Edmunds.com estimates November's SAAR to be 15.7 million, and Kelley Blue Book today said it expects 15.6 million. Richard Kwas, an analyst with Wells Fargo, today predicted a range of 15.7 million to 15.9 million.
"It's really dependent on what happens in that last week of the month. We always see a really strong push at the end of November," Alec Gutierrez, senior market analyst for KBB, told Automotive News. "These are some of the best sales days of the year."
GM's head start
General Motors got a jump-start on the Black Friday frenzy this week by starting a promotion offering supplier pricing on many Chevrolet, Buick and GMC models through Dec. 2. KBB said it expects GM to post a 12 percent gain in November, the most among the eight largest automakers.
Edmunds projected increases of 8 percent for GM and 10 percent for Chrysler Group. Edmunds and KBB each estimate that American Honda, Hyundai-Kia Automotive and Volkswagen Group of America will lose market share.
This month's sales forecasts look relatively weak compared with the double-digit increases seen in July, August and October, because sales in November 2012 were unusually strong. That's when residents of the northeastern United States bought new vehicles with insurance checks they received after Hurricane Sandy struck the region. But analysts said the industry still has significant upward momentum.
"Any economic uncertainty that car shoppers might have felt in October seems to be a distant memory by now," Jessica Caldwell, senior analyst with Edmunds, said in a statement. "Car buyers are already taking advantage of advertised holiday deals, and as we plow deeper into the holiday season the table is set for 2013 to finish on a very strong note."
Best Nov. since 2003?
If sales this month reach 1.2 million, as LMC projects, that would be the highest November volume since 2003. LMC estimated sales of 1.22 million, which would be only the third time in the past 25 years that automakers sold more vehicles in November than October. Light-vehicle sales totaled 1.21 million units last month.
"The sales pace in September and October were plagued by external variables that caused a lower level of demand, so the returning strength in November confirms that the underlying recovery remains intact," said Jeff Schuster, LMC's senior vice president of forecasting. "Improvements in the economy and consumer confidence in 2014 will drive stable growth to 16.1 million units for total light-vehicle sales and 13.2 million units for retail light vehicles."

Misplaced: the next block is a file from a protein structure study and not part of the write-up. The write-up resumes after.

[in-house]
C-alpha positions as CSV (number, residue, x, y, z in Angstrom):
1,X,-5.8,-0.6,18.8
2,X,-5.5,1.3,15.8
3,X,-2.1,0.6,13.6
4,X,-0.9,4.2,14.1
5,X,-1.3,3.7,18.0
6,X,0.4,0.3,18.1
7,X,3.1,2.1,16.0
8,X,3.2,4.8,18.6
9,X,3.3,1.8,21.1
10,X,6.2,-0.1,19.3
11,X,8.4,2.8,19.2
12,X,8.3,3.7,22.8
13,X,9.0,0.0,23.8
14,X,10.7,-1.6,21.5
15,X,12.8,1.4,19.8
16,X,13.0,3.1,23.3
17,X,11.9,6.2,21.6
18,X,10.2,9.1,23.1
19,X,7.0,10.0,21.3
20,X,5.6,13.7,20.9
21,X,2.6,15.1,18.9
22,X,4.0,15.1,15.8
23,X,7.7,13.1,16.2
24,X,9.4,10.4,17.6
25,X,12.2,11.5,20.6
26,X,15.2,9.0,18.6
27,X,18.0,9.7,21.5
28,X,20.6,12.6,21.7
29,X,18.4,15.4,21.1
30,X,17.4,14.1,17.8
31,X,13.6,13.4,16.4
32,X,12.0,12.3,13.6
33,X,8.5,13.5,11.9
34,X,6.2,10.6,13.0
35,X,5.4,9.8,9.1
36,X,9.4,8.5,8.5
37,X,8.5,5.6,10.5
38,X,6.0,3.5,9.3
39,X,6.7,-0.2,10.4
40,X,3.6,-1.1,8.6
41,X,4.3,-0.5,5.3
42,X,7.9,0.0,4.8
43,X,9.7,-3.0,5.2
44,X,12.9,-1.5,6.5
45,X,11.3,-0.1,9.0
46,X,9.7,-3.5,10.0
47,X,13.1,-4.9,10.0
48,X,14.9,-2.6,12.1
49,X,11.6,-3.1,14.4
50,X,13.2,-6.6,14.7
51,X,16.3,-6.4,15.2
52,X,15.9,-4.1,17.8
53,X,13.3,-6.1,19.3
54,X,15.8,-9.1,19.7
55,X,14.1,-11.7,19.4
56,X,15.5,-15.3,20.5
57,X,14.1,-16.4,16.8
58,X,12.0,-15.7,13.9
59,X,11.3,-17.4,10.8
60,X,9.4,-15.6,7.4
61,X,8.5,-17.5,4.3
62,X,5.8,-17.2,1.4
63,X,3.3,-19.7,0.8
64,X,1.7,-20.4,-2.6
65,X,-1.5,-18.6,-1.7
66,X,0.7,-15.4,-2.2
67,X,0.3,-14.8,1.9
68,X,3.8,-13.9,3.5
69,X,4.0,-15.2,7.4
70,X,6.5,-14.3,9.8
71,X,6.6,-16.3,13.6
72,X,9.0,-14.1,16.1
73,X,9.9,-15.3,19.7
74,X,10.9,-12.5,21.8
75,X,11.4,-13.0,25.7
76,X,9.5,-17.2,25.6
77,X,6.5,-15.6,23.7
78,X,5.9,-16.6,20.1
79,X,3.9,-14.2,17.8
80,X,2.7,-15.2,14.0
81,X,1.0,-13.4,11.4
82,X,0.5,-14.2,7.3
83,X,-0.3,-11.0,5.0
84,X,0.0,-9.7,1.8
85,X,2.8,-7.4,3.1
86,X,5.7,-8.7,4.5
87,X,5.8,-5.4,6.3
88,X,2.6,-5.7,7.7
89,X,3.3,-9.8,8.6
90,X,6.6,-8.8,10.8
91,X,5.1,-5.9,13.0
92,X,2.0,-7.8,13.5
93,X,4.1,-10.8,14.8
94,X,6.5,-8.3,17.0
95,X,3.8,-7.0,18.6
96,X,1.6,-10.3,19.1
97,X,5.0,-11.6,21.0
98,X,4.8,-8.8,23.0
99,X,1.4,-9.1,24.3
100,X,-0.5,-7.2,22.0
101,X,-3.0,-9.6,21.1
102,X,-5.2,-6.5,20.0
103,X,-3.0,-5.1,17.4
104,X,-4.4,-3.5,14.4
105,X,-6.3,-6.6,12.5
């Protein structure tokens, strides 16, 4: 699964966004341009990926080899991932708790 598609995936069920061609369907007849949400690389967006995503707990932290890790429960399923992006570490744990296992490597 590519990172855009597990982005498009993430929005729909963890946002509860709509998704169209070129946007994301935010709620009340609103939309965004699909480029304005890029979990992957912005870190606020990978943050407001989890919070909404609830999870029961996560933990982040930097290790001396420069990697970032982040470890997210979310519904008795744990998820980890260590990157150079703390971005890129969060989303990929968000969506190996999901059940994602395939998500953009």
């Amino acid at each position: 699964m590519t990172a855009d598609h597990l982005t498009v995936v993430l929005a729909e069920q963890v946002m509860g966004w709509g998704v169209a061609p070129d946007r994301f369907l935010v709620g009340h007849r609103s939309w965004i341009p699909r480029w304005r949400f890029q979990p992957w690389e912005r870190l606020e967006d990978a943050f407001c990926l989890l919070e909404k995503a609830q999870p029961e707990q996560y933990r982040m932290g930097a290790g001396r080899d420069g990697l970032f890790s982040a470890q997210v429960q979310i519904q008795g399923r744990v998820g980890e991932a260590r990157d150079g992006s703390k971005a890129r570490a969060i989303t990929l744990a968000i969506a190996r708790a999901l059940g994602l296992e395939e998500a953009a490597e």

Inventories, as of Nov. 1, rose to a 77-day supply while averaging 63 days so far this year, according to the Automotive News Data Center.
J.D. Power and Associates, which provides the registration data used in LMC's forecasts, noted that the combination of higher sales and a projected $461 increase in average transaction prices would mean consumers spent 10 percent more on new vehicles this month than a year ago and double the amount they paid in November 2008.
Adam Jonas, a Morgan Stanley analyst, sent a note to clients today suggesting that November got off to an especially slow start. Jonas relayed a conversation he had Thursday with his uncle, an Ohio Chevrolet dealer he refers to only as "Chuck."
"Phones aren't ringing and hardly anybody's coming in the door. We're down on last month and last month wasn't pretty," Jonas quotes the dealer as saying. "GM's trying, doing everything in their power to help us: holiday cash, dealer cash, zero percent on 2013s."
Automakers are scheduled to report November sales on Dec. 3. Because Nov. 30 is a Saturday, the numbers will include sales closed on the first two days of December, giving November one more selling day than last year.
Through October, U.S. sales are up 8 percent on the year.